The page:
Infant Health in California: Mostly Positive Trends, Except for Low Birthweight
Half a million babies are born in California each year. Ensuring their early good health and well-being lays the foundation for positive outcomes throughout childhood and into adulthood. Both nationally and statewide, infant health indicators are trending more positively, with low birthweight outcomes the notable exception. Overall, the state’s most populous counties have made major strides.
Key kidsdata.org findings:
- Infant mortality in California is on the decline, down 36% from 1994 to 2012, to 4.5 deaths per 1,000 live births. This is a record low for the state.
- In all but five California counties (of those with sufficient data to track), the infant mortality rate declined between 1996-98 and 2010-12.
- Of the eight counties with the highest infant mortality rates in 2010-2012, five are in the Central Valley.
- The state’s teen birth rate also has been declining, down 59% between 1995 and 2012, to 25.7 per 1,000 young women ages 15-19.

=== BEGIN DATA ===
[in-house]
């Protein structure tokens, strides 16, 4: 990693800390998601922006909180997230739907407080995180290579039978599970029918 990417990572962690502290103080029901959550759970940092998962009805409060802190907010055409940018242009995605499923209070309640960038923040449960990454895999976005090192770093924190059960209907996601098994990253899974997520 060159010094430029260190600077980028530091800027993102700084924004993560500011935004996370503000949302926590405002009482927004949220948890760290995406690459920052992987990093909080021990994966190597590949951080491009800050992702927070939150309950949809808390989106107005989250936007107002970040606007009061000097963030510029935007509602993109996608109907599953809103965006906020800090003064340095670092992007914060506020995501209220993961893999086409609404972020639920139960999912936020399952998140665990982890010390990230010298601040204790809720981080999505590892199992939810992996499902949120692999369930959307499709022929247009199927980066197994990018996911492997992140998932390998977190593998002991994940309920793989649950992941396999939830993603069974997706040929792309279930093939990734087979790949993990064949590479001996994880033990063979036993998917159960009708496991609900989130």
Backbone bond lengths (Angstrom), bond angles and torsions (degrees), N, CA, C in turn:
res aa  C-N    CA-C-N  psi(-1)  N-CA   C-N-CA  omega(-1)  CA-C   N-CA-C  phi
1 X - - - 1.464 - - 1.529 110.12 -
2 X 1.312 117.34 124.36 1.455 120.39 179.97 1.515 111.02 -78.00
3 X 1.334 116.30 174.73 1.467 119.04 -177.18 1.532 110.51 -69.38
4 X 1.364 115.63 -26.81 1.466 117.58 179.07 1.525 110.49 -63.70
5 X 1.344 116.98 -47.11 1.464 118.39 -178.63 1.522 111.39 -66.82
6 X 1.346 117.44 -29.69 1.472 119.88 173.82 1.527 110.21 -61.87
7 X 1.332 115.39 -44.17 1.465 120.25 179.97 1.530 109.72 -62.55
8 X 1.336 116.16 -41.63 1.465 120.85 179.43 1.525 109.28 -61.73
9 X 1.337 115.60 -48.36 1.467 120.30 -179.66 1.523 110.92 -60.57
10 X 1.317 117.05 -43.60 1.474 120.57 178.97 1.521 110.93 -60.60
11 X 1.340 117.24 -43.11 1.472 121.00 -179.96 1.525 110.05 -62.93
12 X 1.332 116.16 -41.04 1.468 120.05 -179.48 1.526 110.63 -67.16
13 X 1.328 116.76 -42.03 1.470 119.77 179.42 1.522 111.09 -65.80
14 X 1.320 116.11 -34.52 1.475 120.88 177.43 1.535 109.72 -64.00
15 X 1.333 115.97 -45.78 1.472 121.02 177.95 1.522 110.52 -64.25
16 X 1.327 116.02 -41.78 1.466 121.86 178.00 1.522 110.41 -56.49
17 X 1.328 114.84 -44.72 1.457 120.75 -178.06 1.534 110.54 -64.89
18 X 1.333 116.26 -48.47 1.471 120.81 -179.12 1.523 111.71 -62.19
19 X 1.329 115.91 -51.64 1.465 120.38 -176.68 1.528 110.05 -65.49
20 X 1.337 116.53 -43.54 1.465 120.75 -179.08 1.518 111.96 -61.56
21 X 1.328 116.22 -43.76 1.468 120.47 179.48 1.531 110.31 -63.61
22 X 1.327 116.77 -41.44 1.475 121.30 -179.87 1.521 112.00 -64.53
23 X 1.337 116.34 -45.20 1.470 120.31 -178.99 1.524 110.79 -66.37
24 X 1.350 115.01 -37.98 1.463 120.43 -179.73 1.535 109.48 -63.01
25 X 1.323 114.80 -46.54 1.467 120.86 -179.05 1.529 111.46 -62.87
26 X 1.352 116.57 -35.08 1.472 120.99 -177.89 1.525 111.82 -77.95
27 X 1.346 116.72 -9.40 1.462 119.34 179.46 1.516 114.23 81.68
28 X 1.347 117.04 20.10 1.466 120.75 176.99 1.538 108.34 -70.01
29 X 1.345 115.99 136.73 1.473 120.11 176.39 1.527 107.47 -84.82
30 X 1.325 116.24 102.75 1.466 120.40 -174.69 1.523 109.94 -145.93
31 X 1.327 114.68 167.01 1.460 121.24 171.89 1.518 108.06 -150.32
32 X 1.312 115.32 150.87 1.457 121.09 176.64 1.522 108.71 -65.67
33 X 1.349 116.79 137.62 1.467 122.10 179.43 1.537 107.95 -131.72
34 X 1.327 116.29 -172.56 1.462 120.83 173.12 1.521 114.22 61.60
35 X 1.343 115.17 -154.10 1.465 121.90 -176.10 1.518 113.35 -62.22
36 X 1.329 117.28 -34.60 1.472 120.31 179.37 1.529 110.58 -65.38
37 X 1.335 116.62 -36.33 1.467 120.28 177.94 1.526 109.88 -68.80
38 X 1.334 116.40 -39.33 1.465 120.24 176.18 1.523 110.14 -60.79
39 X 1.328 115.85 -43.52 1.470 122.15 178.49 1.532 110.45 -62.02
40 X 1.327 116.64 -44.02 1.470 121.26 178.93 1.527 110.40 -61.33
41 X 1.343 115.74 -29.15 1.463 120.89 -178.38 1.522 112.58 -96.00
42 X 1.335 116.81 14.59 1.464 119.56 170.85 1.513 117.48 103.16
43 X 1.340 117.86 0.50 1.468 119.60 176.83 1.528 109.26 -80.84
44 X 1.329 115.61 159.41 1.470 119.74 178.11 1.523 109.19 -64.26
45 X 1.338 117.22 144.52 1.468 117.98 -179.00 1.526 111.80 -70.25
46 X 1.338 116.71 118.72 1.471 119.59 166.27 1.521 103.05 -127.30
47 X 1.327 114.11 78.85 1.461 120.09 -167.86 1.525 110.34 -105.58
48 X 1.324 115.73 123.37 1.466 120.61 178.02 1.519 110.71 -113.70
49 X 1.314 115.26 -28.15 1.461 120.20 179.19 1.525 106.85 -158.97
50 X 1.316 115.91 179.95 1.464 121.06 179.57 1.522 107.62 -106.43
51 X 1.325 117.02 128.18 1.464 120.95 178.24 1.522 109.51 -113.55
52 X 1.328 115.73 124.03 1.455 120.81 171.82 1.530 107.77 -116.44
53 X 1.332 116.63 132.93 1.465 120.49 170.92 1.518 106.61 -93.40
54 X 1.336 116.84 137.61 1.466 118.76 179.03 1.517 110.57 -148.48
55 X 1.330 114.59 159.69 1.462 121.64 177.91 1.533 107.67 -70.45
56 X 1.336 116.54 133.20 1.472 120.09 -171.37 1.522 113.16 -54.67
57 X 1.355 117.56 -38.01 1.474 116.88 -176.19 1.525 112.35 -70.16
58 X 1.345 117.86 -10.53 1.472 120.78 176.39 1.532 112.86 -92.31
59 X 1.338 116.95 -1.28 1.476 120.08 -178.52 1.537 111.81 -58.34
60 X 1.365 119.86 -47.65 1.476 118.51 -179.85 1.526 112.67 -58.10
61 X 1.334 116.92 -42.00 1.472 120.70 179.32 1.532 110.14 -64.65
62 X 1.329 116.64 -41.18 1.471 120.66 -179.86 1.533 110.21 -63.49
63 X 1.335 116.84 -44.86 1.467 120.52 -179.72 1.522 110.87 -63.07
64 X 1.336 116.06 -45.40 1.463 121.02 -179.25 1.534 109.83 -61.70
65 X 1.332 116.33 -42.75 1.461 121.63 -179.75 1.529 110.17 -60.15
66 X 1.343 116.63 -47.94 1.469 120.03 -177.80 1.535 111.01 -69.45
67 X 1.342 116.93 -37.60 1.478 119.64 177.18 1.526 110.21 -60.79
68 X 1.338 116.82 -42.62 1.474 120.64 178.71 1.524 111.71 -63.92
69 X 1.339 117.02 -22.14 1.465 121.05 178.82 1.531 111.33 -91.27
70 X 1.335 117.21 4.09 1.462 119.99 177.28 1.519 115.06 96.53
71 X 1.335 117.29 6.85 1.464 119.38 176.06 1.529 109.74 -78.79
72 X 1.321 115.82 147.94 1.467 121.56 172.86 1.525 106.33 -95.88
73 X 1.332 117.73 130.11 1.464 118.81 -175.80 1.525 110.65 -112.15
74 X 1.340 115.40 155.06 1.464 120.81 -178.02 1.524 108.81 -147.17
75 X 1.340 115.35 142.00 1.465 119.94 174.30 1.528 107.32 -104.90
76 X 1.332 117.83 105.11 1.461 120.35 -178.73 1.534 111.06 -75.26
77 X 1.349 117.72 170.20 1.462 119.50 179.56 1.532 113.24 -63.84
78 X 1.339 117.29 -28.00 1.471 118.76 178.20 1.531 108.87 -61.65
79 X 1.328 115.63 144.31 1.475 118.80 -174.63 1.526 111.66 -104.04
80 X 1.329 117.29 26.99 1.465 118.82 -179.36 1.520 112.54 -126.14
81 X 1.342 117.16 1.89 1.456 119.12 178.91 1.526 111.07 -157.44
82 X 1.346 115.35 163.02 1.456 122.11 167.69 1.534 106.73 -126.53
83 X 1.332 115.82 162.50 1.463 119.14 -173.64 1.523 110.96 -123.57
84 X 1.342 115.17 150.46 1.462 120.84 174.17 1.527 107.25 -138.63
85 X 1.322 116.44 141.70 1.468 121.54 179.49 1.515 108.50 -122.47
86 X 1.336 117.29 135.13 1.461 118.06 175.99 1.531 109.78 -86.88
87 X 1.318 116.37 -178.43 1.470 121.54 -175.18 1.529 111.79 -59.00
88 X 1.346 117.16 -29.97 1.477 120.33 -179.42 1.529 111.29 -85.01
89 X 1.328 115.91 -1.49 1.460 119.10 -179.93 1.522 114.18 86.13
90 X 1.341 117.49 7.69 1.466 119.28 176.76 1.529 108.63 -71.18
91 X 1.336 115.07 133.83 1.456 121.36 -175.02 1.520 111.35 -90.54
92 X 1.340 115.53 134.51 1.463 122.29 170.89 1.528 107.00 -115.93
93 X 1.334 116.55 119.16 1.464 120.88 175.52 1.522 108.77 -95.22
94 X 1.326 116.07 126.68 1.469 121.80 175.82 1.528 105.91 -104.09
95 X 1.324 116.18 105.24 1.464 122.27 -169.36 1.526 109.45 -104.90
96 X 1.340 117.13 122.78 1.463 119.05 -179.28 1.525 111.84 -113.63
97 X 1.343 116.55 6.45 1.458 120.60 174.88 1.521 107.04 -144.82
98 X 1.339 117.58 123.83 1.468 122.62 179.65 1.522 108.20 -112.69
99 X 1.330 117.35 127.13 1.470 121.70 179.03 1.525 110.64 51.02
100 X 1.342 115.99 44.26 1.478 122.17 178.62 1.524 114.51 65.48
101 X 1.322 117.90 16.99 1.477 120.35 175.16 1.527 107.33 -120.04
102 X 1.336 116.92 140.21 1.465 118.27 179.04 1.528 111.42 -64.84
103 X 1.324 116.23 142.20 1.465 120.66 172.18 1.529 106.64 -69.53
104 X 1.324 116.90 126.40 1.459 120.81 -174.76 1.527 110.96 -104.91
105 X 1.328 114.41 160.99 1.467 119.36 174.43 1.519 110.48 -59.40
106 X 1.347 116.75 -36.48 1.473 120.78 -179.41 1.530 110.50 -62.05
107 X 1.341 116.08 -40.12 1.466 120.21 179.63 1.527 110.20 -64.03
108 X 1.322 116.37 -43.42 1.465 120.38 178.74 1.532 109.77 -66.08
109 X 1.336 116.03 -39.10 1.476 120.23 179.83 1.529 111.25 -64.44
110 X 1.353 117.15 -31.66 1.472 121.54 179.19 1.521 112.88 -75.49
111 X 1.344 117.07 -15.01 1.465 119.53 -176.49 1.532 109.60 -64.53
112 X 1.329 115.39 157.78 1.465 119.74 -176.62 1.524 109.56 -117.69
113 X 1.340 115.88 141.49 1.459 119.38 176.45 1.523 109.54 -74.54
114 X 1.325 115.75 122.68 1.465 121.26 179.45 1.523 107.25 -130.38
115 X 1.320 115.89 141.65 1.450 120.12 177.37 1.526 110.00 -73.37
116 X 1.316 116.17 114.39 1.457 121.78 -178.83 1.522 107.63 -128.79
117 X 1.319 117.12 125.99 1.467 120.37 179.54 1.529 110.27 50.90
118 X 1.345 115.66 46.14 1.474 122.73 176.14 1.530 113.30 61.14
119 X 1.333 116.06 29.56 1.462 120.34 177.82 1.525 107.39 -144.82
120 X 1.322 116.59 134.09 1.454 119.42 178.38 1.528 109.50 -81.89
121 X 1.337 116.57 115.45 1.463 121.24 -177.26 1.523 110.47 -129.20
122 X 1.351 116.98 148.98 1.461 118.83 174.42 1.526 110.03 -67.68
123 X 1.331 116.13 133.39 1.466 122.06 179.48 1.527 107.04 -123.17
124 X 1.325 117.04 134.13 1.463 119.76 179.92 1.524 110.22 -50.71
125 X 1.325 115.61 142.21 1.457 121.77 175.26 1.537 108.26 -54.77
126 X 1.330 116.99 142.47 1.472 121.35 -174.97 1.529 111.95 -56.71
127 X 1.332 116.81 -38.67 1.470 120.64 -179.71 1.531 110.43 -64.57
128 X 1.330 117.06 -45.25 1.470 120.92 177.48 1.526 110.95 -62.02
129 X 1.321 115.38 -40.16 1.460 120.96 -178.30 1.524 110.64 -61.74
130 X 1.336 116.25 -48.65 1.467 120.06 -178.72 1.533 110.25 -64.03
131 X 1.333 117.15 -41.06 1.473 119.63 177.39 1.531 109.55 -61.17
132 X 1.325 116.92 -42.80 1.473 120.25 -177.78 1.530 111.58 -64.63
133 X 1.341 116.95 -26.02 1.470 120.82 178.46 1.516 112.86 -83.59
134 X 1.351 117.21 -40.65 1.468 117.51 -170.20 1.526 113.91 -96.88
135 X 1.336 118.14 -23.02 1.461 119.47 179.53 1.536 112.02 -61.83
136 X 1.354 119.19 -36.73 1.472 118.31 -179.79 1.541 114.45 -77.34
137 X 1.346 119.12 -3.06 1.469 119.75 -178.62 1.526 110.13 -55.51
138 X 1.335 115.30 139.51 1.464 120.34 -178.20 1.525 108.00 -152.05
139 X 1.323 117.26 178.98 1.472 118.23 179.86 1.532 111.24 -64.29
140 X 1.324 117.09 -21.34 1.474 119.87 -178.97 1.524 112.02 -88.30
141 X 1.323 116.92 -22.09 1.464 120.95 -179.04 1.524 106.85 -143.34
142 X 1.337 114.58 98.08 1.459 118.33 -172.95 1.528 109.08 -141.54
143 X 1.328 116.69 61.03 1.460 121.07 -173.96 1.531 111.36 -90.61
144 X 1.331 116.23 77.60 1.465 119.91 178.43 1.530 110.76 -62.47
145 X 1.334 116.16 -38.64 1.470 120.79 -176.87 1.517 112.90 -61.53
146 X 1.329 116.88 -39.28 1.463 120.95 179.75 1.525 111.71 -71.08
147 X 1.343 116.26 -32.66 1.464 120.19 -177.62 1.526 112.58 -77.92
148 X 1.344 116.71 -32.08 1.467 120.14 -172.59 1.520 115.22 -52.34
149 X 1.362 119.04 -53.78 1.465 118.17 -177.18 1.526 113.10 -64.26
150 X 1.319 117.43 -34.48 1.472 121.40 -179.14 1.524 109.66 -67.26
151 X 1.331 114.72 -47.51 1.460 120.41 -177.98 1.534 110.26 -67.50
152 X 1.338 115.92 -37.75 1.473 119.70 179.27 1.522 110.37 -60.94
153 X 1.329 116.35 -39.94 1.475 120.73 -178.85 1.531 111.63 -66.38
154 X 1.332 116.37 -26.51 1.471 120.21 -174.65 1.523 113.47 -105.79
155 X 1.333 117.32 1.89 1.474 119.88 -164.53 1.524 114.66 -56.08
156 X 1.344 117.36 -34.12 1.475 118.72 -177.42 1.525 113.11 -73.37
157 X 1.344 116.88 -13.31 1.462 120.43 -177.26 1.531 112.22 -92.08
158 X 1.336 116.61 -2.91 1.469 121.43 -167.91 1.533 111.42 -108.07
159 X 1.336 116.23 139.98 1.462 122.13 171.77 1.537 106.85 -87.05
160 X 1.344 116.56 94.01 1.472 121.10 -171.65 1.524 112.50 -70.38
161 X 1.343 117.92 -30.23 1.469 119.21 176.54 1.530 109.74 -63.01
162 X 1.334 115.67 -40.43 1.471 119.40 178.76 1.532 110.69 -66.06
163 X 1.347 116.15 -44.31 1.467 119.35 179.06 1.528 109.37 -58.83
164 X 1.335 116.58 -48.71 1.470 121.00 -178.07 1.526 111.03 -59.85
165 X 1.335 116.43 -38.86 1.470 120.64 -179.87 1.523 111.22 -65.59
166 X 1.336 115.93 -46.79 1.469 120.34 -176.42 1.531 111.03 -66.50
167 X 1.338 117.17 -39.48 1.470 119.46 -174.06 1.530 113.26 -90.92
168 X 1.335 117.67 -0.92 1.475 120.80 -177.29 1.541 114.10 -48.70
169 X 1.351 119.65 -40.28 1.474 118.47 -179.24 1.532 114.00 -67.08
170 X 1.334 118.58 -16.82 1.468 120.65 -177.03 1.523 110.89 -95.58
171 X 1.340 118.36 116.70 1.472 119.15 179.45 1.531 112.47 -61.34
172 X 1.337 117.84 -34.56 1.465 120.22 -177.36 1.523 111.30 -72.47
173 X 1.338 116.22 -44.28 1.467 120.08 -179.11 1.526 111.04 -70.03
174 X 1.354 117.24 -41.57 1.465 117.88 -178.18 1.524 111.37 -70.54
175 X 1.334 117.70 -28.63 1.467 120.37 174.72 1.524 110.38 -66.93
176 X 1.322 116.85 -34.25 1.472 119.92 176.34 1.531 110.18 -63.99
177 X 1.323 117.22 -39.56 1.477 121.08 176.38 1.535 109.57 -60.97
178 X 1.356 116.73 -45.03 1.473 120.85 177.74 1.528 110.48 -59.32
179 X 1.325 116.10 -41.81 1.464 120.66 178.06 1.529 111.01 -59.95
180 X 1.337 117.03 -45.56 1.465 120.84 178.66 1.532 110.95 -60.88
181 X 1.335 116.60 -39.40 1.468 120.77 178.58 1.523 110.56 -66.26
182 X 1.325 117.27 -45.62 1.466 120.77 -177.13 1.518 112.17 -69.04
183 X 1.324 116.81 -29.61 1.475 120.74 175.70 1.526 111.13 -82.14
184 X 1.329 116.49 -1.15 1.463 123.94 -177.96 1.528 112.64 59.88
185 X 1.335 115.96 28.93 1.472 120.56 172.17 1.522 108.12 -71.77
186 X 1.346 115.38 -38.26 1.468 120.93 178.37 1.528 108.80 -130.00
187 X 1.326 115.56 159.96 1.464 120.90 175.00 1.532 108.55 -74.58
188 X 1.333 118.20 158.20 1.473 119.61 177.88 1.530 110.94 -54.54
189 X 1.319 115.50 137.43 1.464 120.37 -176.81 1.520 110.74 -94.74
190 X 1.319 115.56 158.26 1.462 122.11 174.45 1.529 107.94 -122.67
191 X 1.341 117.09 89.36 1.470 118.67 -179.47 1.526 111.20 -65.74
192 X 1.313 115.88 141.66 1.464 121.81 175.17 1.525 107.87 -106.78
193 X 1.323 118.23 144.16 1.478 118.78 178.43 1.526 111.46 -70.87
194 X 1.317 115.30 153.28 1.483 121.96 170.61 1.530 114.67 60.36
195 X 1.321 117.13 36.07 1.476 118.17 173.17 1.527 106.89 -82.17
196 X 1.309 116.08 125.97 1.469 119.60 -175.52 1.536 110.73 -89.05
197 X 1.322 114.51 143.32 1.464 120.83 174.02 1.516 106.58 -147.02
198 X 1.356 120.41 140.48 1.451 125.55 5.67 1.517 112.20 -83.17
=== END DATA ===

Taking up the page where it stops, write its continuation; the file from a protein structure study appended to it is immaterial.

- Of the state’s most populous counties, Riverside (the state’s fourth largest) saw the most dramatic decrease, a 66% drop in the teen birth rate from 1995 to 2012.
- Contra Costa County saw a 65% decrease and San Mateo County a 64% decrease in that time period; of all counties, Placer and Tuolumne led the state, each with a 79% drop in teen births from 1995-2012.
- In 2012, 84% of infants in California had mothers who received prenatal care in the first trimester of pregnancy, up from 79% in 1995.
- In 36 of the state’s 56 counties with available data, the percent of infants whose mothers received prenatal care increased from 1995 to 2012.
- California is also making gains in the percentage of newborns who are exclusively breastfed during hospitalization after birth; 63% of babies in 2012 (up from 57% in 2010).
- Between 2010 and 2012, all but ten counties with available data saw increases in the percentages of newborns that start out receiving only breast milk.
- In an exception to the positive trends, of all infant births in the state, babies born at a low birthweight increased steadily, though only slightly, each year from 6.1% in 1995 to 6.7% in 2012.
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Infants Born at Low Birthweight (2012)